It's essentially a collection of 38 different Flash animation techniques. The site is mainly in Spanish (it seems to originate from Chile) but there are snips of English here and there. The animations cover a broad range of techniques, anything from curves to fractals. Many of them are customizable and all of them are interactive. My favorite is #36 (Nematobit), an animation of some tiny worms squiggling about. I really liked these animations because they reminded me of some of the animations we worked with in Processing (particularly #16). I also really liked these animations because they are great resources and I could come up with tons of ways I could use them myself. It appears that these animations are done with an older version of Flash but I'm sure the ActionScripts used could be referenced or reformatted to work in newer versions of Flash or other programs. 

I couldn't find any direct links to the ActionScript code used for the animations but some of the buttons linked to books that the animation descriptions often referred to. It seems that each animation is based off of the ActionScripts in these books:

Saturday, April 14, 2012

Box Animation

So I was waiting to run my events at my track meet today, when someone on my team who has worked with motion graphics before was trying to help me think of a topic for my blog this week. Well, we went onto to vimeo and started looking at a handful of videos.

We came across this one video which I thought was pretty cool, and actually really simple to replicate with my basic knowledge of After Effects. He told me it was basically matchmoving and various compositing techniques. Apparently the boxes were hand painted and then scanned into the computer for use. I thought it was an interesting piece, because of its simplicity. Hopefully, if I get the chance I will have a chance to do something similar to this which takes a simple thing such as music and pairs it to the movement of random objects. So here it is and enjoy:

Also here is another short video made by the same exact artist Jordan Clarke, for the 2011 MMVA's. It was used for onstage screen between artist performances:

Vimeo Awards

I found this video from the 2010 Vimeo Awards. I didn't even know there was an awards show for online video, but apparently there is.

This is the award for the Motion Graphics category, and it's interesting because even in the short clips they show you seen how varied Motion Graphics is. None of the videos are alike at all. The presenter, a successful designer, has some notable things to say about doing this kind of work.

Here's the video.

Vimeo Awards- Motion Graphics Category from Vimeo Festival + Awards on Vimeo.

Another part that was really surprised me was that the person who accepted the award mentioned that in Turkey where he's from, they banned both YouTube and Vimeo. I can't even imagine that, especially if I was a Graphic Artist. The winning video is called Triangle, and here's the the full version.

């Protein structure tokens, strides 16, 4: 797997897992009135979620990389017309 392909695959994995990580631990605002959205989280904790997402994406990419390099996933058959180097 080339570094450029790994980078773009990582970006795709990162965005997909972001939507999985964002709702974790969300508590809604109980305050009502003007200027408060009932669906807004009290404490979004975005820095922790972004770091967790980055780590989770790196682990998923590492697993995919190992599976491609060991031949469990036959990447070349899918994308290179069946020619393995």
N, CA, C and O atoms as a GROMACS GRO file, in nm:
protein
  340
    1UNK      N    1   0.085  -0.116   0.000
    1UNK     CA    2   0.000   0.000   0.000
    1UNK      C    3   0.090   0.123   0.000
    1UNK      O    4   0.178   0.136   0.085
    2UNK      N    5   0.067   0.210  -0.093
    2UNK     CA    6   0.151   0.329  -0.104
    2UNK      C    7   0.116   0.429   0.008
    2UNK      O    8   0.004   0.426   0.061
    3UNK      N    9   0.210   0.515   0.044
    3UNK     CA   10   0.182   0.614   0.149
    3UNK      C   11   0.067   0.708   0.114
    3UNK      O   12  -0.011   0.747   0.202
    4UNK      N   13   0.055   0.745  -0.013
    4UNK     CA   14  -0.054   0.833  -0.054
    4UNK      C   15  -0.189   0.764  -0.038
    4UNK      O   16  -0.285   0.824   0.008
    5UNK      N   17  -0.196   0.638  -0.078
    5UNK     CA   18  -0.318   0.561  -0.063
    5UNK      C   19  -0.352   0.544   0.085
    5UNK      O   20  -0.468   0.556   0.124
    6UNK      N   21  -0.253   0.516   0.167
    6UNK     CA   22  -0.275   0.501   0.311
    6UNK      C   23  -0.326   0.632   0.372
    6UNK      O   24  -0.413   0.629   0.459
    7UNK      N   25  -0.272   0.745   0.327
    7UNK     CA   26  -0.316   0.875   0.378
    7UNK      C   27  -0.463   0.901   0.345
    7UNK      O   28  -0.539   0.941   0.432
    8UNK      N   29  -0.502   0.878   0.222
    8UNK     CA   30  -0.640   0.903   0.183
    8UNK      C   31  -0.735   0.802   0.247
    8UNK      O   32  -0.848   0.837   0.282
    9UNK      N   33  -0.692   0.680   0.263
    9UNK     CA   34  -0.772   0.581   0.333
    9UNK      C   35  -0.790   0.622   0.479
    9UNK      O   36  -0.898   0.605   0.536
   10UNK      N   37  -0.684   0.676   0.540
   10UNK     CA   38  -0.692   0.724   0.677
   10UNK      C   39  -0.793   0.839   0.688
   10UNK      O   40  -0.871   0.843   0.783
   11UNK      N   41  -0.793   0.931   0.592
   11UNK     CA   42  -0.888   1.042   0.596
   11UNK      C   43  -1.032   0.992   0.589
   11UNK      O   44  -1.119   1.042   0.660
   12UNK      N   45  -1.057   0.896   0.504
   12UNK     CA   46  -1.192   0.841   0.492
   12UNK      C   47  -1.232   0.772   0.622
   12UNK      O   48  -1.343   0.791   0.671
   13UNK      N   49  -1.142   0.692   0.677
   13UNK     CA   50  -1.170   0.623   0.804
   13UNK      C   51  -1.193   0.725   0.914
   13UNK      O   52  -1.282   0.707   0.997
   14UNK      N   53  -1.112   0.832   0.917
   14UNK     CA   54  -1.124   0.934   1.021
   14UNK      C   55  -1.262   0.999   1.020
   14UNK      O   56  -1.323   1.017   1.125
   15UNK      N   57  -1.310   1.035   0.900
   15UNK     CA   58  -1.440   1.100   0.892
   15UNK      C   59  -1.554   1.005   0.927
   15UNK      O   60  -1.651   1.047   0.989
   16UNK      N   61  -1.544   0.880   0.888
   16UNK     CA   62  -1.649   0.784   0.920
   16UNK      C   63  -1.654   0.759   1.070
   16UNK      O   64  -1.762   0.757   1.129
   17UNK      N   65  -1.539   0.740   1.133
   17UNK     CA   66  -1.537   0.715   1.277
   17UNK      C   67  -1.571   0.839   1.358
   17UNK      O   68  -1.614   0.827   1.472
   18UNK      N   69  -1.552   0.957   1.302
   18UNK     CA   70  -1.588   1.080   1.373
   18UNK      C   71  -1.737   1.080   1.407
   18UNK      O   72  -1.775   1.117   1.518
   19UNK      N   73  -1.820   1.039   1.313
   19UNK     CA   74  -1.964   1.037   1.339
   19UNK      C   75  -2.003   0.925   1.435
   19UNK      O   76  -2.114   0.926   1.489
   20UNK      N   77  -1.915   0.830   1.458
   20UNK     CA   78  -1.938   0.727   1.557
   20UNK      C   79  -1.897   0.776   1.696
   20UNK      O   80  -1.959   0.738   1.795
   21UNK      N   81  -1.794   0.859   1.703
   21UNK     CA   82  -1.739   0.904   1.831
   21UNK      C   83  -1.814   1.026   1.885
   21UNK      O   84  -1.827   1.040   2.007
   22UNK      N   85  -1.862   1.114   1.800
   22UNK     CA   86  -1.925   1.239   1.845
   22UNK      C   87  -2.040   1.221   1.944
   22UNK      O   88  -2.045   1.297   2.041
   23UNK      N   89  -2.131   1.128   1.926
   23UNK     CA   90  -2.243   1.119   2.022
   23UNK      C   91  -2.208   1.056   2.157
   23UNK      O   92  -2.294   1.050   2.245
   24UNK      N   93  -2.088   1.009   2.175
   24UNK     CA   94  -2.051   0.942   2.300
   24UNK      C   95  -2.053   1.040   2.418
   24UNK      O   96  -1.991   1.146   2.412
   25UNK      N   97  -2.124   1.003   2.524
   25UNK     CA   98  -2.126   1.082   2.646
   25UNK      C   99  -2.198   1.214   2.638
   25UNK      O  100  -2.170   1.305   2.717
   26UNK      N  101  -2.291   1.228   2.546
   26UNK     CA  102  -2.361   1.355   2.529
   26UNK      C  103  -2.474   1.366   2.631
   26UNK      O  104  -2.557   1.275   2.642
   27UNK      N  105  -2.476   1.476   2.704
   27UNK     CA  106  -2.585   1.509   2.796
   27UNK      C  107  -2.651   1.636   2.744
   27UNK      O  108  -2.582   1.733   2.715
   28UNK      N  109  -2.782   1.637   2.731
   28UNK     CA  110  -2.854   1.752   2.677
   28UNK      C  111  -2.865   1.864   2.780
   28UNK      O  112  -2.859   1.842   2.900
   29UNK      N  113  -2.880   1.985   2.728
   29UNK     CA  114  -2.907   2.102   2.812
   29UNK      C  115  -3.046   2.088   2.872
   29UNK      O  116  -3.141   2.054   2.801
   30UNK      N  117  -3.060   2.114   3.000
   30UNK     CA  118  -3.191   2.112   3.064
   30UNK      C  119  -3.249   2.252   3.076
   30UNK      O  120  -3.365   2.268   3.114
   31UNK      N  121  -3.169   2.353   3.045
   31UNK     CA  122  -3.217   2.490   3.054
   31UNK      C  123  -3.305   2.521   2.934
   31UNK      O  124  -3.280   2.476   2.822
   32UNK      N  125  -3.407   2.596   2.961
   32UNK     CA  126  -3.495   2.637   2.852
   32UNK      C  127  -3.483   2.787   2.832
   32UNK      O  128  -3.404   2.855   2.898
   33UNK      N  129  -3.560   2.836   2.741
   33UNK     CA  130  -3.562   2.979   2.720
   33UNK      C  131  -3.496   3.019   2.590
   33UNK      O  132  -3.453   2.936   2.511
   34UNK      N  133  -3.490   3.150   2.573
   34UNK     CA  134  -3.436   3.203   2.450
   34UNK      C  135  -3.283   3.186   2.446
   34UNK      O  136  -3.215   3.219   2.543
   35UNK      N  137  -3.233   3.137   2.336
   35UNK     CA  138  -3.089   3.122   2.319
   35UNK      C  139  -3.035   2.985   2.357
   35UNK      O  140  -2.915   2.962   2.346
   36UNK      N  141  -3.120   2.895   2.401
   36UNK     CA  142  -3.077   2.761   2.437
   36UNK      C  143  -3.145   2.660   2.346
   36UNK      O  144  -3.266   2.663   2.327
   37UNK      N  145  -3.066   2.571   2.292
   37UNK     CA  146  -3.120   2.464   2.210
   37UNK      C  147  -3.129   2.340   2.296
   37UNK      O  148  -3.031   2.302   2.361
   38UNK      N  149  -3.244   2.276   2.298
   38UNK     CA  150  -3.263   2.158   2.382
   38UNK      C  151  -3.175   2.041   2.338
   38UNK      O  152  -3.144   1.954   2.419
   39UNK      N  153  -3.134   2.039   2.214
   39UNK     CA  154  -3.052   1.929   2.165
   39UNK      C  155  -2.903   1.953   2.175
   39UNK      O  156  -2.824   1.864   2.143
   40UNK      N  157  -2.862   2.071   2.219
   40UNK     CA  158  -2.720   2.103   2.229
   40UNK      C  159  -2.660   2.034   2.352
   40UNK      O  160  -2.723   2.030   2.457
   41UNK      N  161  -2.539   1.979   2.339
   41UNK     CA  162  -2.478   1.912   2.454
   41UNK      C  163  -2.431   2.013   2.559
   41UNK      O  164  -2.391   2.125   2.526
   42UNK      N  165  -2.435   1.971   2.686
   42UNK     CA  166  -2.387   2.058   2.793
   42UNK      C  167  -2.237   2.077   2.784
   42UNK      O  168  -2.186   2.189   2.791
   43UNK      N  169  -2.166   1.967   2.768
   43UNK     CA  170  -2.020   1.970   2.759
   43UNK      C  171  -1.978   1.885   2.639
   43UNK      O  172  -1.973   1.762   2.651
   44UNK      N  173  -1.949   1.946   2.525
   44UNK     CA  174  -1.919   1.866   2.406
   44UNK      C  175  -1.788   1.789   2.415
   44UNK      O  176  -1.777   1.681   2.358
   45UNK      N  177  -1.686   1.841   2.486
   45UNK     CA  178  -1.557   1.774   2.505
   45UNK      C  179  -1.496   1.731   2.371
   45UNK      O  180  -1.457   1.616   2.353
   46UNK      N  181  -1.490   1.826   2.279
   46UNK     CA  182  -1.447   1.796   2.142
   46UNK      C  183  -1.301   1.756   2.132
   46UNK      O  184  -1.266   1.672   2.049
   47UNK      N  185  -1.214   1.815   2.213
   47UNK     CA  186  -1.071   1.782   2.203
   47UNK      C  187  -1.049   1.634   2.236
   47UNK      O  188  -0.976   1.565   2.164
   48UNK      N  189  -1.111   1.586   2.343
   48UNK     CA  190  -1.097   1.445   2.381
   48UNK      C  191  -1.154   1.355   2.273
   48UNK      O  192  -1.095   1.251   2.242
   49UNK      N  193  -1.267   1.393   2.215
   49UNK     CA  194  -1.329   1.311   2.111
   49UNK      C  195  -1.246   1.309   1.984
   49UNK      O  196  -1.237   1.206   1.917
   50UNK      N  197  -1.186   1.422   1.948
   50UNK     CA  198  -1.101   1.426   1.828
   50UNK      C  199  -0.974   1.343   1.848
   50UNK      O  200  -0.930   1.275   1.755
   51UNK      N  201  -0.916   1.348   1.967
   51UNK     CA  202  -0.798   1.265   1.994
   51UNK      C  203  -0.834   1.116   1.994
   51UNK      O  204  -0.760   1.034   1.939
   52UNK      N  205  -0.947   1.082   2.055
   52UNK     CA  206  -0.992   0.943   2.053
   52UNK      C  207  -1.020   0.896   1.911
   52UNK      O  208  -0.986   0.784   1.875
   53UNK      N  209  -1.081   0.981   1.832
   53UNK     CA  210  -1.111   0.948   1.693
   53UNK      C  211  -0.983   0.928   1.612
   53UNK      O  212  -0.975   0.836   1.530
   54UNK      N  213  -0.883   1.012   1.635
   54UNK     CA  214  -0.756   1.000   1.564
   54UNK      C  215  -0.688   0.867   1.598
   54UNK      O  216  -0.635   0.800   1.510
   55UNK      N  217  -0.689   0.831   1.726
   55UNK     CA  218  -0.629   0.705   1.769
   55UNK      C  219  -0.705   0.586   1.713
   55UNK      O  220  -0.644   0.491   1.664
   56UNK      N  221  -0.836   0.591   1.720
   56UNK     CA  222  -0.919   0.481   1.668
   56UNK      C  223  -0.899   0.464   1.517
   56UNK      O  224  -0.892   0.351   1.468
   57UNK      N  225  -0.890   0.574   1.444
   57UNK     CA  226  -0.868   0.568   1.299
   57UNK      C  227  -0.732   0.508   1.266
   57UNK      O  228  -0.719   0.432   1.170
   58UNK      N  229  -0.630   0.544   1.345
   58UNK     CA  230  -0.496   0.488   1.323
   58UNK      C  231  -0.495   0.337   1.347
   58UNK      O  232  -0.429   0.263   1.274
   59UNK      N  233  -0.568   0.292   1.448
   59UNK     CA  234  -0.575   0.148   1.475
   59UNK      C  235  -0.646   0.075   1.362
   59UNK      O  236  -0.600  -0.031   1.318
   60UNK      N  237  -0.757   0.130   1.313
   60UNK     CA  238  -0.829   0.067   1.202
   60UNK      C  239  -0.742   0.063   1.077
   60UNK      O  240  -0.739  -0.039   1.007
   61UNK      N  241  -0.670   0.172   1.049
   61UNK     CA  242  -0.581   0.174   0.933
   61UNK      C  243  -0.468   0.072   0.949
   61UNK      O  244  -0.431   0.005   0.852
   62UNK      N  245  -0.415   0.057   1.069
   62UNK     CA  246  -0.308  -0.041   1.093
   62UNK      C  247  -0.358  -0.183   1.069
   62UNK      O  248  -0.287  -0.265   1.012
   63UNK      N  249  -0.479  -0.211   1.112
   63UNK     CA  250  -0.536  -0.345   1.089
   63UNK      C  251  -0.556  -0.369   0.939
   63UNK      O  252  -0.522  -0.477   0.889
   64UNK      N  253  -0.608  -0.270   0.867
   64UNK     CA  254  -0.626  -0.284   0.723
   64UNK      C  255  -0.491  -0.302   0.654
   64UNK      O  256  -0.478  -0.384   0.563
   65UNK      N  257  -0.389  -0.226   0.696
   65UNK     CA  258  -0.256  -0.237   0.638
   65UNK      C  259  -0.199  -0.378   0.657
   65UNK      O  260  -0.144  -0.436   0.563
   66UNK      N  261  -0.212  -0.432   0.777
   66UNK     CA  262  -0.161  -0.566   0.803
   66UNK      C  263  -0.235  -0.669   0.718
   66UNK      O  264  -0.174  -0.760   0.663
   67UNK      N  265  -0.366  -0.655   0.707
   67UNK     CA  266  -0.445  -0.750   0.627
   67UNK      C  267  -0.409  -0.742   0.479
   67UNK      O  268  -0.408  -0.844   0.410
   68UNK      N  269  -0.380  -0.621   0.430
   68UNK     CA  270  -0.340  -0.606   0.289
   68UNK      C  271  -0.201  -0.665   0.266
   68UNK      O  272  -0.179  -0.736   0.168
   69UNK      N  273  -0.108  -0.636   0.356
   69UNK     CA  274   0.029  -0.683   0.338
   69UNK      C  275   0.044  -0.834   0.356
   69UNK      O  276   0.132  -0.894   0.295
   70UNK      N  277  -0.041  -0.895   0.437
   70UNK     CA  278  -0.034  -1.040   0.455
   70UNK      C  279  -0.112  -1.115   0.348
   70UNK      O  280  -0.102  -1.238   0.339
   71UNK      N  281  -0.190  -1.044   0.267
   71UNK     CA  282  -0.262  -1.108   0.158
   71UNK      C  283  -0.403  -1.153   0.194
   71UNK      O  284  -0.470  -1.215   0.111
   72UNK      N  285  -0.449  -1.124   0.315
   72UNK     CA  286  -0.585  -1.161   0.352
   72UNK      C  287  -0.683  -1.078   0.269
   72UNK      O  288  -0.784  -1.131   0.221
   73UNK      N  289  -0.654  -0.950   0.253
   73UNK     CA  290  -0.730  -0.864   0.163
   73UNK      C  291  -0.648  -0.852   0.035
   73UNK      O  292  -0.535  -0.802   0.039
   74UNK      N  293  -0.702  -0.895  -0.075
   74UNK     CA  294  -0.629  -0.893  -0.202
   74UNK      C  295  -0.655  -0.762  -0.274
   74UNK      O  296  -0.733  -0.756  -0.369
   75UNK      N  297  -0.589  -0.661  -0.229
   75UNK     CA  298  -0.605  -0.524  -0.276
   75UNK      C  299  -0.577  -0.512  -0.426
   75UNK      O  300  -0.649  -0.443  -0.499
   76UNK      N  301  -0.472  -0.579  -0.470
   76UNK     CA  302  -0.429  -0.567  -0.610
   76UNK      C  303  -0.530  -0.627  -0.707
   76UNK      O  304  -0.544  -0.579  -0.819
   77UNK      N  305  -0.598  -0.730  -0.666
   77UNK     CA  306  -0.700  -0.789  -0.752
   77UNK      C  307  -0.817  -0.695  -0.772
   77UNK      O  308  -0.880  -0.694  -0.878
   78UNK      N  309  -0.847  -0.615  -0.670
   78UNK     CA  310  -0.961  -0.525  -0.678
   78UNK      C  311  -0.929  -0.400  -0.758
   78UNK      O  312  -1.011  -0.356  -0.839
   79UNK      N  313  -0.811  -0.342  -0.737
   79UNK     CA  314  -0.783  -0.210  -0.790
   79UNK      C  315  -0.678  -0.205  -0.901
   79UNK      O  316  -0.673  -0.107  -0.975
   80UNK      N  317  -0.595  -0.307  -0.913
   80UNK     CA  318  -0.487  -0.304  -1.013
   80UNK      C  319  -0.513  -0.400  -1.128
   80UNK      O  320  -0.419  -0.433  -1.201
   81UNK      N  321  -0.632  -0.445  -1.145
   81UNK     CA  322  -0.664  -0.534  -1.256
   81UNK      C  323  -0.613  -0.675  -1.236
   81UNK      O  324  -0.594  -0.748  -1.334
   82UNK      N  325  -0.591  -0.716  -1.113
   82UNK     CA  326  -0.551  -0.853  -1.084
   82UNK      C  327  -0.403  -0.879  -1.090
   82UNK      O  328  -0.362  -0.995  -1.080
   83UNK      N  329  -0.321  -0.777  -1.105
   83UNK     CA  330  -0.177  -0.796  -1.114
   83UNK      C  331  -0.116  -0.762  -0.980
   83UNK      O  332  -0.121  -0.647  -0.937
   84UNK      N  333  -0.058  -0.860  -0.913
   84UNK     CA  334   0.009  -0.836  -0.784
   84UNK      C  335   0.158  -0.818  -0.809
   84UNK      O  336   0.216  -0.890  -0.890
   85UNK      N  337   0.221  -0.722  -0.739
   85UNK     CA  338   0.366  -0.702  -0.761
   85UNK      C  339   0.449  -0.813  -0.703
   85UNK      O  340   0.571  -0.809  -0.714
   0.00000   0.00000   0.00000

TRI▲NGLE from Onur Senturk on Vimeo.

It's pretty cool and I recommend taking a look at it.

Interactive Triangle

Interactive Triangulation is on a blog by Emilio Gomariz. He mainly focuses on the art of the triangular concept and how different artists express themselves through it. This particular post is a series of different interactive "games" where the user uses their mouse to manipulate the shapes. There are about thirty or so but none of them stray from triangle shape, but instead, they use the environment around them (such as one where the user can change the gravity). It deals with solid shapes, colors, letters, lines, and even liquids that all end up as triangles.

It seems similar to the work we did with processing, where the act of one thing (such as the mouse moving those circles around) correlates with the end result.

The website itself doesn't only deal with interactive art, but also includes architecture, photography, painting, and other mediums (even sound). It is a collaboration between all different kinds of artists and is updated daily.

Looping Again

This week I decided to stick with famous youtube personalities and show you guys Mystery Guitar Man. Like Freddiew, MGM's videos are usually very heavily focused on postproduction and trying to create something cool through editing. This particular video called "Looping Again" is my favorite of his. In it, he uses mattes to make it seem like there are two of him running around his apartment complex looping the sounds that they make along the way. 

I had watched the explanation video once before I had started taking Motion Graphics and I was really lost on what they were explaining. Now that I watch it again I am blown away of how great they got all the mattes to be and how fluid it looks. 

Friday, April 13, 2012

Making it Real

When watching tutorials or examples of effects on YouTube, I find it useful as an artist to do so from the mindset of: how can this effect look more realistic. Making not just composited actors, but also effects feel like they are in the space of your film is very important. An audience will always be able to tell if an effect is working or not even if they cannot tell why or how.

This is a good example of a hologram tutorial. Something very easy and cool to do. However there are a few small touches that would bring it to the next level.